Your phone will soon be your new doctor

Soon, your phone will know more about your health history and fitness goals than your doctor does. And according RunKeeper founder Jason Jacobs, when this plays out at scale, it will change the dynamic between you, your doctor and the traditional healthcare system.

Qualcomm wants your help in building a diagnostic tricorder

Better sensors could change the way consumers diagnose and monitor their physical ailments. So maybe your smartphone becomes an EKG monitor, or perhaps you buy a device that measures 5 vital signs at once as opposed to a digital thermometer. We learn more in this video.

How your smartphone could one day predict the weather

Nokia EVP Michael Halbherr thinks that the next set of sensors in our smartphones will track humidity and pressure, which will used to generate more accurate crowdsourced weather forecasts. He believes as our devices become more sophisticated, they’ll be increasingly enlisted to serve the public good.

Intel’s city of the future: sensors everywhere

Intel is betting that sensors will play a greater role in the city of the future to help manage and use resources, from water and power to communication and transportation systems, much more efficiently.

Microsoft software plus Kinect equals robotic butler

Microsoft made it easier to create robots on Thursday by launching the final release of its Microsoft Robotics Developer Studio 4, which moves out of beta status. Using the Xbox Kinect accessory, the free software can power moving robots that can “see” and understand their surroundings.

Thin Film and the creation of the stupid web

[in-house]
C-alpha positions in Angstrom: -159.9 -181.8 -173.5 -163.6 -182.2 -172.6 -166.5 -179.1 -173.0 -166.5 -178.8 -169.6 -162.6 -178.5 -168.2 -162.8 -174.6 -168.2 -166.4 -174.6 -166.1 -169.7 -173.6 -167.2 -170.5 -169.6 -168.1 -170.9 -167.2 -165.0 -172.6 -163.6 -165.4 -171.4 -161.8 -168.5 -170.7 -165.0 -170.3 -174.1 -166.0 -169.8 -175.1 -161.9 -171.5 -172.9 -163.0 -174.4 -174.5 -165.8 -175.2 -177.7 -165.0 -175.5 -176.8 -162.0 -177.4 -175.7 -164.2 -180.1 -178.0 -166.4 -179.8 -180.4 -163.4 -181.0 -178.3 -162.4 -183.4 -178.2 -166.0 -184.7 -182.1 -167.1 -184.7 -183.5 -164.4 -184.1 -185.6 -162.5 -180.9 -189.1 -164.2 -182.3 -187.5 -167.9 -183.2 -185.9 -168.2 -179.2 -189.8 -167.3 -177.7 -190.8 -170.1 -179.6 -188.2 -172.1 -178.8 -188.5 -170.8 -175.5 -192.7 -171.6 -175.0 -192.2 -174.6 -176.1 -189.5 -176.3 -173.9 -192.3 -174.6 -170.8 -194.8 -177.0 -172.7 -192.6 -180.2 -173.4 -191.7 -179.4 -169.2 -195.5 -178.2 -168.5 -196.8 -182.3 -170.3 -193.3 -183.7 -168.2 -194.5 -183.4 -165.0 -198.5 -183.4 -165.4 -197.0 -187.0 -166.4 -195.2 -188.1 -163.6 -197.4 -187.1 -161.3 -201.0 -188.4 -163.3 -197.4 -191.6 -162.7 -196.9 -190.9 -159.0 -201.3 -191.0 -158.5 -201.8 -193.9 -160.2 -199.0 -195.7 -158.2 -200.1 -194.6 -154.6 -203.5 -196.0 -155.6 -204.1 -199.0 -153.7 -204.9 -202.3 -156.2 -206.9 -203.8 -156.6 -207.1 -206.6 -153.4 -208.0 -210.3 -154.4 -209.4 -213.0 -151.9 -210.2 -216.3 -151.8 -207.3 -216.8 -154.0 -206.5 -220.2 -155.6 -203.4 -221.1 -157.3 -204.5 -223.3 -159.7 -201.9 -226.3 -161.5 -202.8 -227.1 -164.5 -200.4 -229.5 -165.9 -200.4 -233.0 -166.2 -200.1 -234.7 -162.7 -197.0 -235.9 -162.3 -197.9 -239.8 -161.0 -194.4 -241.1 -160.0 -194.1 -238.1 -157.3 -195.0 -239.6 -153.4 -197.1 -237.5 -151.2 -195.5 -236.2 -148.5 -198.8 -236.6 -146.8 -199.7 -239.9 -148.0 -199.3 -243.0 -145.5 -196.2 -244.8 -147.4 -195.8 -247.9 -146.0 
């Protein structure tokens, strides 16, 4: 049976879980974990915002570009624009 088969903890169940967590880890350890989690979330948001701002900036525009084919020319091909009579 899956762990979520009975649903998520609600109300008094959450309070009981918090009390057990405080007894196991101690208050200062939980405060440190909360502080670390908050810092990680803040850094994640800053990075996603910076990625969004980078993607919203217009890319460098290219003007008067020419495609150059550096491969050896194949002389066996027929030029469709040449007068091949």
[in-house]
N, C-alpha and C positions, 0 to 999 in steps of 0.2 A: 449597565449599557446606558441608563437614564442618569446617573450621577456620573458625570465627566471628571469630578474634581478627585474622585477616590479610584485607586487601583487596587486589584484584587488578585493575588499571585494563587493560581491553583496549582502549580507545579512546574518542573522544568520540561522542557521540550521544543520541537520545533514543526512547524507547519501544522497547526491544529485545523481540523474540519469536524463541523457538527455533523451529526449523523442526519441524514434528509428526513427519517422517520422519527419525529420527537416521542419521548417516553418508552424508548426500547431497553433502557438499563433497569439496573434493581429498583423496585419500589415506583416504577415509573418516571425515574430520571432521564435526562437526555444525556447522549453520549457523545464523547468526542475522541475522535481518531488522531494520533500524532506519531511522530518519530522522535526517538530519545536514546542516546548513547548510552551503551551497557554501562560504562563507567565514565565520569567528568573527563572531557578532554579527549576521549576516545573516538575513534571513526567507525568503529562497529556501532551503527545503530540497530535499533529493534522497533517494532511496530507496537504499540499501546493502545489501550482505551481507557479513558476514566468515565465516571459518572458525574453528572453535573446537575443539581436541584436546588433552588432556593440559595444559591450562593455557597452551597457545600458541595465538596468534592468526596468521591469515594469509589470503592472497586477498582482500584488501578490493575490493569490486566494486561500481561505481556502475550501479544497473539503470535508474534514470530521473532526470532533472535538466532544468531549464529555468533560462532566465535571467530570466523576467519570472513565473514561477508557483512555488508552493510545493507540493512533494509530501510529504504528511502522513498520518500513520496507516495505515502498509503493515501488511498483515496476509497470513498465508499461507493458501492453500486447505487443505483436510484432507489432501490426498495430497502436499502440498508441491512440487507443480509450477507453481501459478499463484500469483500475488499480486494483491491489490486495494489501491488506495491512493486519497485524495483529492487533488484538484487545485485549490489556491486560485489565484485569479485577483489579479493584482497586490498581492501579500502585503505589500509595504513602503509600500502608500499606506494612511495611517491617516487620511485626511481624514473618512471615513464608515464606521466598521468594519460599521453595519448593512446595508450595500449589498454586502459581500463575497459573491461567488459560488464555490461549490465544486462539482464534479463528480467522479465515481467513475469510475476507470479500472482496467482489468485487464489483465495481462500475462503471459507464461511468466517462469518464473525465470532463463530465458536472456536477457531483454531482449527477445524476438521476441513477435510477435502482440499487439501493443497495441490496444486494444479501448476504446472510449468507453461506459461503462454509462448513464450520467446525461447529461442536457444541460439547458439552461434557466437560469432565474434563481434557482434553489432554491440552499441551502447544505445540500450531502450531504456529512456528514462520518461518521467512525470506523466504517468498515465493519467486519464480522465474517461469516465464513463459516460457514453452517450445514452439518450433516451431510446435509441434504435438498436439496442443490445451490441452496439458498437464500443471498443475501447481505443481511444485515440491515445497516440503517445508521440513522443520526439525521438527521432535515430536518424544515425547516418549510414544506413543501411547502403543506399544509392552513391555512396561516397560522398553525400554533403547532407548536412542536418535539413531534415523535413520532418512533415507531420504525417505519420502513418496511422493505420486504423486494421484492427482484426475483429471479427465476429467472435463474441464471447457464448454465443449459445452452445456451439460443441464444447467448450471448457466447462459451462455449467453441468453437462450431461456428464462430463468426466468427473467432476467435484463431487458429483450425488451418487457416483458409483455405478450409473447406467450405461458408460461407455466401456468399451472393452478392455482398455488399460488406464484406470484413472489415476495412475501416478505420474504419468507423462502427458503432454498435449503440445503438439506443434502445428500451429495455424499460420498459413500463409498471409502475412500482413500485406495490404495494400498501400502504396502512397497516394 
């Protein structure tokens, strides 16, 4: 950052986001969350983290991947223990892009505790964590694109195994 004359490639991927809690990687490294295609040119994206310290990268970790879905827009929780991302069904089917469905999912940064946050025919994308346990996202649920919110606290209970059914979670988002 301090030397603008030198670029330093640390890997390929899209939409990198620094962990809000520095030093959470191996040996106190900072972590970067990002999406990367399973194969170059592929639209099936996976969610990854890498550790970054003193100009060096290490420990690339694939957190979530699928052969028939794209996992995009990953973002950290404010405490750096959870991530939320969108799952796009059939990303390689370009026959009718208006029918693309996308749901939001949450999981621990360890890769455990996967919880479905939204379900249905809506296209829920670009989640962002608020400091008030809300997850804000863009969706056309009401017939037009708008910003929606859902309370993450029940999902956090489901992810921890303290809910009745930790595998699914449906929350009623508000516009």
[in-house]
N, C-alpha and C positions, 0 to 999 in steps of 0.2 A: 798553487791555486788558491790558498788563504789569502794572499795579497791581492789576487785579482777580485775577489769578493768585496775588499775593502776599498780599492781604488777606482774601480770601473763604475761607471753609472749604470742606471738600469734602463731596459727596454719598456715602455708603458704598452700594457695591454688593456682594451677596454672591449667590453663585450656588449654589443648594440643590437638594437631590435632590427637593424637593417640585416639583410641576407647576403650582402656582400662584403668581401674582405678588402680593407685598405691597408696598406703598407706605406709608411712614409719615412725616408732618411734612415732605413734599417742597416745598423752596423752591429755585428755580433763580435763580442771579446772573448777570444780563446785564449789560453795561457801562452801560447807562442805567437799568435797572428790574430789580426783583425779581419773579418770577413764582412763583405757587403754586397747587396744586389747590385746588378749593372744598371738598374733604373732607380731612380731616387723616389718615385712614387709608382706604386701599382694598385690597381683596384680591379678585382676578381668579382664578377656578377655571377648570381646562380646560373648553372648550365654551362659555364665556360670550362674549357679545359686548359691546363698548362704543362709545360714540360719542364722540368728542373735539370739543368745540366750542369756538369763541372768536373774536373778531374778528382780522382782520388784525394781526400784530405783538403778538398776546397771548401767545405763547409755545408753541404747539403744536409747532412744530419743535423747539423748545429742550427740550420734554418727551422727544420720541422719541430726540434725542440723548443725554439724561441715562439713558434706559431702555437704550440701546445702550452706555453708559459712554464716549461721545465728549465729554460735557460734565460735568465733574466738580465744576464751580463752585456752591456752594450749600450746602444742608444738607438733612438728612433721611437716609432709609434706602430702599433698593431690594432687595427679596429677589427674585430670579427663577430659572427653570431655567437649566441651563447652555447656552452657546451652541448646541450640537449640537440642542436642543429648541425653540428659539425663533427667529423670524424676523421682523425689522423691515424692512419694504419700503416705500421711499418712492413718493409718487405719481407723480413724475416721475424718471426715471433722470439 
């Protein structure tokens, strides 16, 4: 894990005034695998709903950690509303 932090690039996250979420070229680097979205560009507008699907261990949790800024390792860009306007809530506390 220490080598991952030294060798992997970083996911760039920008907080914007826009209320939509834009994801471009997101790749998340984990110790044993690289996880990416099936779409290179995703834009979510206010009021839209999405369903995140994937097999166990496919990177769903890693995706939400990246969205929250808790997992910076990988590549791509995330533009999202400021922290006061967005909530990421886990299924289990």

Thin Film, a company that prints memory and logic circuits onto plastic films, has signed partnerships with three companies to create a cheap, disposable temperature sensor. The resulting product could be the start of the stupid web and an initial step to the Internet of Things.

Take a look at IBM’s 5 innovations for the next 5 years

Every year, IBM comes up with a list of five innovations it believes will become popular within the next five years. For 2011, it has come up with the following technologies it thinks will gain traction. I also look back at some of its previous predictions.

DARPA-backed start-up builds iPhone sized X-Ray machines

Tribogenics, which spun out of DARPA-backed physics project at UCLA, announced today it has raised $2.5 million from Flywheel Ventures and other angels to build X-Ray machines the size of thick iPhones. The company is using a new technology to create X-Rays from static electricity.

Hey Google, have you seen the LEGO Street View robot?

For those who ever wanted their own Street View car, similar to Google’s camera on wheels used to capture images for Google Maps, there’s now a small robotic version made out of LEGOs. It’s another example of the growing opportunities that connectivity and sensors bring us.

Make way for more brain-based chips

What happens when you place the equivalent of 1024 neurons in parallel on a chip? Well, you get a new form of computing for cloud computing and sensor networks as well as toys that can recognize cue cards, better artificial intelligence and pattern recognition.